Organic Peru Pangoa 12 oz

Process: Washed
Altitude: 1000-2000 meters
Varietal: Bourbon, Caturra, Typica, Pache
Tasting Notes: Almond, Milk Chocolate, Cherry

Certifications: Organic, Fair Trade

Cooperativa Agraria Cafetalera Pangoa is located in central Peru, east of the Andean Mountain range. Established in 1977, Pangoa grew to nearly 1,700 co-op members. Their initial success was due to an internal agreement to set aside 3% of each sale to be invested back into the cooperative. Since their inception, Pangoa has embodied the true meaning behind cooperativism — values and infrastructure built on accountability, democracy and solidarity, values that are still upheld today.
In contrast, during the early 1980’s a guerilla group called the Shining Path began a socio-political upheaval that would last more than a decade. Due to warfare, membership decreased by half as some families fled to bigger cities hopeful to find refuge. By 1991, The Shining Path had taken over most of the countryside in central and south Peru. Today, the co-op’s membership has stabilized, ranging from 680-700 active members registered per year. It is the tightly woven community of farmers in collaboration with Pangoa’s leading staff and the Peruvian government that has allowed for this co-op’s indivisibility. Pangoa is a unique entity; it has become a model relationship for Red Fox Coffee Importers. When we think of incredible cooperative leaders, Esperanza Dionisio Castillo comes to mind. Esperanza has been one of the leading voices of Pangoa for 20 years, among others who have also been representing Pangoa for as long as 15 to 30 years. When they are out in the field visiting farmers, people are excited about the leadership of the cooperative. They are open-minded and progressive. Esperanza, who grew up in the Mantaro Valley near the city of Jauja, shared some of her earliest memories of how she began her journey. Esperanza recalled joining her father as he socialized with neighbours in the area. There, she witnessed how cultivating coffee and cacao was imperative to economic sustenance. It was their sense of freedom and love for the land that she was drawn to, but farmers were often taken advantage of and struggled to maintain their livelihood. As a teenager, Esperanza moved to Lima to study Agronomy. Keeping closely connected, every summer she would return to Satipo to stay with her Aunt on their farm. After completing her studies she began working for a cooperative in Satipo as a technician. Seeing the various challenges farmers faced kept Esperanza motivated to do more. As a technician, she was met with respect in the community, but noticed a shift as she began to represent coffee farmers. They did not receive the same respect — society did not see farming as a profession and were often passed-over.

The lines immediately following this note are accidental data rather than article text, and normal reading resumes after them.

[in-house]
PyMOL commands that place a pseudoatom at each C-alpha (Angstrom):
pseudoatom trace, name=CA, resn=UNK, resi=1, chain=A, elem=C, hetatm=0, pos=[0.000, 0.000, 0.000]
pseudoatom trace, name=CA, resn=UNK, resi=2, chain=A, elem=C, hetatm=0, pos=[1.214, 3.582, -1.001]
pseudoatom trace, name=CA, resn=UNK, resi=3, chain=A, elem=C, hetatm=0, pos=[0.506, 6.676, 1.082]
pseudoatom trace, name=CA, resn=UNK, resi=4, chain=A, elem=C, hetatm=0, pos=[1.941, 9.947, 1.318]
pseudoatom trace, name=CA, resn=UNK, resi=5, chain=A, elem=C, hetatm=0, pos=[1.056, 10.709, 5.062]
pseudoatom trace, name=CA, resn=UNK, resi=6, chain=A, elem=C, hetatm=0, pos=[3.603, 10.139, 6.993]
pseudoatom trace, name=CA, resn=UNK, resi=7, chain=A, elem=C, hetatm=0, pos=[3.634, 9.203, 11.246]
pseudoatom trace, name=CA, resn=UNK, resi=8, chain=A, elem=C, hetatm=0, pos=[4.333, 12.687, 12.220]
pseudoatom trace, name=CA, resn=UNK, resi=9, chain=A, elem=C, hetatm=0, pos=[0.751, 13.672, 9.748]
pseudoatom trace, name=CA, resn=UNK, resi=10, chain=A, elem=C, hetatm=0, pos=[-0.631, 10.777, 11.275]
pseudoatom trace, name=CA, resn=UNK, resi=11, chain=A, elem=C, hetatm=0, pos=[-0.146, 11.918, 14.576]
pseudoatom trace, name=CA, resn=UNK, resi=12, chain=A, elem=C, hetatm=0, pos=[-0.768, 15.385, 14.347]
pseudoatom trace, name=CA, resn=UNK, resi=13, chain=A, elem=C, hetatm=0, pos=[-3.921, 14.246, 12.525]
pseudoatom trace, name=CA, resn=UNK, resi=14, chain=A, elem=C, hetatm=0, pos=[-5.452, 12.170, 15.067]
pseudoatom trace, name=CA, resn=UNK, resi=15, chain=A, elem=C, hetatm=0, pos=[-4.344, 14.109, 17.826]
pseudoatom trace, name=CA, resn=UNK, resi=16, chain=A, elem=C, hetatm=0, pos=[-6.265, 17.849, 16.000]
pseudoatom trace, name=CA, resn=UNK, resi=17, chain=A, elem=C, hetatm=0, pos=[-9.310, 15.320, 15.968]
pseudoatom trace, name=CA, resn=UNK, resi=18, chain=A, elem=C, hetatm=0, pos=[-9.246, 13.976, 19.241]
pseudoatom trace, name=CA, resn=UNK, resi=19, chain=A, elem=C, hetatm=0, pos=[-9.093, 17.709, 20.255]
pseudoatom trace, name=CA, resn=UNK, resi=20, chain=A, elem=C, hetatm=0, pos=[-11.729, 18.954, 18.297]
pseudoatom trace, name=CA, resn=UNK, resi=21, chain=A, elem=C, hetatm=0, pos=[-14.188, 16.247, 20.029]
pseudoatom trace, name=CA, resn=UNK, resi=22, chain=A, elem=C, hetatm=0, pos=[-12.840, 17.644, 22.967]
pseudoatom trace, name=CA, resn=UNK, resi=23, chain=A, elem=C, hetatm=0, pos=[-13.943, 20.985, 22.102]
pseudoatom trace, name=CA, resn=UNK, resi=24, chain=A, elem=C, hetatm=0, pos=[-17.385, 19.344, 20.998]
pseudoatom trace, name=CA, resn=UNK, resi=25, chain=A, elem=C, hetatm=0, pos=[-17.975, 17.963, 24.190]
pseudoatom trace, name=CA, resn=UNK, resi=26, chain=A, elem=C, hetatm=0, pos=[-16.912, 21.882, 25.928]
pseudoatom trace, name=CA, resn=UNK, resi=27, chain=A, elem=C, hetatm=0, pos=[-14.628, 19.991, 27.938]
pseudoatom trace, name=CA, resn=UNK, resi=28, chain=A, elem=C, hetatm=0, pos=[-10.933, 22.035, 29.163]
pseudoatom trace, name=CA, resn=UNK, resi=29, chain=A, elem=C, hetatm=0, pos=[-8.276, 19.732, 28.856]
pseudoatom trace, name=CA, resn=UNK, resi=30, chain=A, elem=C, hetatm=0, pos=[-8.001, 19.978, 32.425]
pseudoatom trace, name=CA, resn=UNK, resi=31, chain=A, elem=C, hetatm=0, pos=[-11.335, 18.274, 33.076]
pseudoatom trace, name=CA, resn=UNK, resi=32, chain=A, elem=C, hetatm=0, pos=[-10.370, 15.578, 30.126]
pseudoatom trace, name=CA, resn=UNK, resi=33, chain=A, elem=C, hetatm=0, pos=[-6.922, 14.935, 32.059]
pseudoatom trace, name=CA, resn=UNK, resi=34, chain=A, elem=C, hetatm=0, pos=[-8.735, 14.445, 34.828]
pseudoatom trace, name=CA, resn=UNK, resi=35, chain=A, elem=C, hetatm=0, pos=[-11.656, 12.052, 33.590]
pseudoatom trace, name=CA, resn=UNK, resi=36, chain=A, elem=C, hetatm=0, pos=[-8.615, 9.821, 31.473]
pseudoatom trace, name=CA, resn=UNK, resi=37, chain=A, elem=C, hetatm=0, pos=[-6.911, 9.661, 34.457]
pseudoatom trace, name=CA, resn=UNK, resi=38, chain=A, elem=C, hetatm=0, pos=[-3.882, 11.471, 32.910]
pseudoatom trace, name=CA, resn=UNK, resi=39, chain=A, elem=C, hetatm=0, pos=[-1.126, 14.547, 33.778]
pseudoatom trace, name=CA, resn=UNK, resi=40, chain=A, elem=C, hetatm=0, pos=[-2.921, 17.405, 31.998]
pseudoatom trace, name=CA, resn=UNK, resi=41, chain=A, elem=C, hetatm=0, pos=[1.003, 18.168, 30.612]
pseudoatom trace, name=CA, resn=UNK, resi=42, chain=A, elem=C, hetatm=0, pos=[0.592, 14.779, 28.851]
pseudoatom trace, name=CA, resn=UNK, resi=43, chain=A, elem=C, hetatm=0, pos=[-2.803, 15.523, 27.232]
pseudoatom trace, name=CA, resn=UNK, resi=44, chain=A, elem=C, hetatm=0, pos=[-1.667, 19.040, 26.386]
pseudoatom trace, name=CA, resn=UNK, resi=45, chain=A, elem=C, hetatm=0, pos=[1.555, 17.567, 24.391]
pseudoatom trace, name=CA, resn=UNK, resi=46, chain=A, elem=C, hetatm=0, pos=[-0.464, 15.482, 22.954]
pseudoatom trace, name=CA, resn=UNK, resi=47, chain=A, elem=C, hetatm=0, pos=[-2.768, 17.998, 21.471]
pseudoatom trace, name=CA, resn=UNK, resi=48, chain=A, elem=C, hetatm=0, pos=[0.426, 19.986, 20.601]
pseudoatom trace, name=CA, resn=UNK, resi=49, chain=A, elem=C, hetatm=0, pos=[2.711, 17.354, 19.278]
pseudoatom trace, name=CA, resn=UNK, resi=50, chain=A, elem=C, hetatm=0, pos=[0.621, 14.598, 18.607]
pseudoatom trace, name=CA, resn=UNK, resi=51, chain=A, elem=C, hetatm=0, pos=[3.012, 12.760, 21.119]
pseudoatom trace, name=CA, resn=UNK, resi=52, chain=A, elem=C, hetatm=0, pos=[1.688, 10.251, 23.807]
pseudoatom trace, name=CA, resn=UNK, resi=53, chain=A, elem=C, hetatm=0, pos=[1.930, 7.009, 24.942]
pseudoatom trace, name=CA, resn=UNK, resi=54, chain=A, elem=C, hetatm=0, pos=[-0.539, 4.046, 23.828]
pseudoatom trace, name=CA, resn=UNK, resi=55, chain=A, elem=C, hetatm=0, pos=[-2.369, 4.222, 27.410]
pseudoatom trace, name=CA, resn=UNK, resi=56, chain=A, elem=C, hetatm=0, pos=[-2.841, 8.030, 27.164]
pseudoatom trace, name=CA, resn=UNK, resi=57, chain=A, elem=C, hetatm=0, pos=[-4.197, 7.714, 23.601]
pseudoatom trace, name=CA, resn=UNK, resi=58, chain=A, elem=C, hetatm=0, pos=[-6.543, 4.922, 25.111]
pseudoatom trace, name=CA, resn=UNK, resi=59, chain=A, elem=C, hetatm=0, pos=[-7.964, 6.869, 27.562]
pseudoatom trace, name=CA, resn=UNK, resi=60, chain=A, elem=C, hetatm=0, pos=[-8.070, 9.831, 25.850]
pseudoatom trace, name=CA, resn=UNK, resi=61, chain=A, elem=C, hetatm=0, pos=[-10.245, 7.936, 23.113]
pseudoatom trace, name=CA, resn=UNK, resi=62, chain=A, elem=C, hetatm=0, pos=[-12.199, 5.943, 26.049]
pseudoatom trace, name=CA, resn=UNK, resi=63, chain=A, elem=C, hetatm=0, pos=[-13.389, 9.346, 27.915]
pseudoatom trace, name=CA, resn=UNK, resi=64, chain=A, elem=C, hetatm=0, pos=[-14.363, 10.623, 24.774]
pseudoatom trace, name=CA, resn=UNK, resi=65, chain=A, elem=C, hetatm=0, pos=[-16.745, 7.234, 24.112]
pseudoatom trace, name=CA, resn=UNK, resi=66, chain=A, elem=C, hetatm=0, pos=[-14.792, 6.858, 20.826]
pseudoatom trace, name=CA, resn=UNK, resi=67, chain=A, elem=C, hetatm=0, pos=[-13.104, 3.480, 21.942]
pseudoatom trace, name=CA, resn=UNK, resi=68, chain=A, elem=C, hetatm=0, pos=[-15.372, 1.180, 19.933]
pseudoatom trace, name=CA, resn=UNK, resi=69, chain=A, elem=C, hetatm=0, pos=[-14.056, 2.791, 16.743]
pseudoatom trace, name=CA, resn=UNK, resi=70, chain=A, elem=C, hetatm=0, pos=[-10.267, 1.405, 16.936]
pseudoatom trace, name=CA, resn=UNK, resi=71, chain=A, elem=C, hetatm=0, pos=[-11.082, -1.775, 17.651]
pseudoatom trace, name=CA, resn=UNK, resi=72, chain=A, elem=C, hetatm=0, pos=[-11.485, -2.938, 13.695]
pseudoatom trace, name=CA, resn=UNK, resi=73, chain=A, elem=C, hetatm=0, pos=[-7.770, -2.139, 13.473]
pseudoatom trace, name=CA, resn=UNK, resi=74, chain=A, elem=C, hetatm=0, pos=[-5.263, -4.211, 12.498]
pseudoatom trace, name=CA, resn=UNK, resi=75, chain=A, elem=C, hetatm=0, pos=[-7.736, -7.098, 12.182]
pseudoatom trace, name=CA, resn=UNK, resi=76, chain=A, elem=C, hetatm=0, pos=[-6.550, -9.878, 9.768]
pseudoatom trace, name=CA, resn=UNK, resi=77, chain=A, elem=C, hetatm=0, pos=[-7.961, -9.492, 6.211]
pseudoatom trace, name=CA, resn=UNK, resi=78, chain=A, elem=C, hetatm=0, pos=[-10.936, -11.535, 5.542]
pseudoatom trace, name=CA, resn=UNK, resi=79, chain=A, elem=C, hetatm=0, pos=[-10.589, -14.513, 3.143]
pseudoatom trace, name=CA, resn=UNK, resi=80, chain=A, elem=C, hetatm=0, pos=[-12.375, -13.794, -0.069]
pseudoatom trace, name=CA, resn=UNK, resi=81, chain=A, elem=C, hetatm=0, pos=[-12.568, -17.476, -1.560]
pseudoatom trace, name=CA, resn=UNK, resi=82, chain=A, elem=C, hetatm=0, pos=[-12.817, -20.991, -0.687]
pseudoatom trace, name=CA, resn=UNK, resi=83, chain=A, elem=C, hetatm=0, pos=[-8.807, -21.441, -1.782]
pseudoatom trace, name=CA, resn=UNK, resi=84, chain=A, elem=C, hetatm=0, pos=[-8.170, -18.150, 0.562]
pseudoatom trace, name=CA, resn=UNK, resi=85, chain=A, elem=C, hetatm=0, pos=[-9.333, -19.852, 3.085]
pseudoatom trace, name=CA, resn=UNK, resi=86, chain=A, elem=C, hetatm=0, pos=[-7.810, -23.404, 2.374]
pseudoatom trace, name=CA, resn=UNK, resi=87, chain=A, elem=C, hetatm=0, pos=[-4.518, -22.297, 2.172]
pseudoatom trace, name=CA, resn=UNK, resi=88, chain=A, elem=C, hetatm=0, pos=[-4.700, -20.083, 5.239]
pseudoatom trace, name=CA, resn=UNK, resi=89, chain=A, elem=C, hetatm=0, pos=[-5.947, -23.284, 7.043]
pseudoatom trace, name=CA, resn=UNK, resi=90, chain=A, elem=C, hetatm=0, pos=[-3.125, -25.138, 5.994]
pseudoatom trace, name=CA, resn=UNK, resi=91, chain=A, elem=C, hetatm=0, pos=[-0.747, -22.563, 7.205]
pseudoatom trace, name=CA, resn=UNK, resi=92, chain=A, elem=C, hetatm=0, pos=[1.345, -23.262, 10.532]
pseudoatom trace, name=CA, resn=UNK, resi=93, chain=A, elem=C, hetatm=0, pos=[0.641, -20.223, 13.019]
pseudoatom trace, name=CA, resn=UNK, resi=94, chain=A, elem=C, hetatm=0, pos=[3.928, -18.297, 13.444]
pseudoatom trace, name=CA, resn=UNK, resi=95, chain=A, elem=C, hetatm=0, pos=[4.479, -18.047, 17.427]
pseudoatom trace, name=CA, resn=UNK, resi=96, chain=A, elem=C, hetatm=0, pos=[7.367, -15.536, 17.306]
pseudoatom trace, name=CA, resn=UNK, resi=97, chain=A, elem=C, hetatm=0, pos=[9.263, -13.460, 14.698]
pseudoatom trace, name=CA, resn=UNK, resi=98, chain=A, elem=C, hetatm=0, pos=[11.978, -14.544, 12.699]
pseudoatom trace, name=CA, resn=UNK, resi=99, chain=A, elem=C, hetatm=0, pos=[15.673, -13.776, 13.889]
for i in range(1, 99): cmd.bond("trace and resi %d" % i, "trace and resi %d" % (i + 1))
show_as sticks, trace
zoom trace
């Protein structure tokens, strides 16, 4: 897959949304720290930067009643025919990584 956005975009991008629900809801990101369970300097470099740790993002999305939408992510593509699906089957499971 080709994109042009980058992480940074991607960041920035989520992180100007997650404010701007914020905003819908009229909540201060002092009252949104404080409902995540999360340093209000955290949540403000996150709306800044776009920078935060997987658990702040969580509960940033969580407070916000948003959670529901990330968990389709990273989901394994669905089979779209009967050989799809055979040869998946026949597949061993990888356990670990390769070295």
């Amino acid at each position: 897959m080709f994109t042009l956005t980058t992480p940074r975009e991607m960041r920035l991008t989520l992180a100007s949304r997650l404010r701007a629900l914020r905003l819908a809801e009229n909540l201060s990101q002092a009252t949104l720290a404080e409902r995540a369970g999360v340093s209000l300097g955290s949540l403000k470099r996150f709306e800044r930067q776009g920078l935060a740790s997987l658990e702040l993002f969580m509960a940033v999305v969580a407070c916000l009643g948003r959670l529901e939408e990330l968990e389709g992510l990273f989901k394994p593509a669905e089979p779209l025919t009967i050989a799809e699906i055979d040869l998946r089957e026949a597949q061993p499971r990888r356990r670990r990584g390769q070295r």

Since the turn of the century there has been leaps of change. A farmer can say they know the roaster, and know the chocolatier. Because new markets have arisen, selling parchment coffee to intermediaries has decreased. Esperanza reminds us that we are in a time of rapid change, with new technology being front and center. “Be patient with us”, she says. We must not forget the dichotomy of rural life and the modern world. New programs available to members of the cooperative have inspired them to practice biodynamic farming, grow their own food and medicine, also, participate in the Centros de Excelencia, where members receive a multitude of benefits but also share skill-sets.
Propeller is excited to be working with Red Fox Coffee Importers to bring this incredible quality and thoughtful coffee to Toronto and our partners across North America.
Whole Bean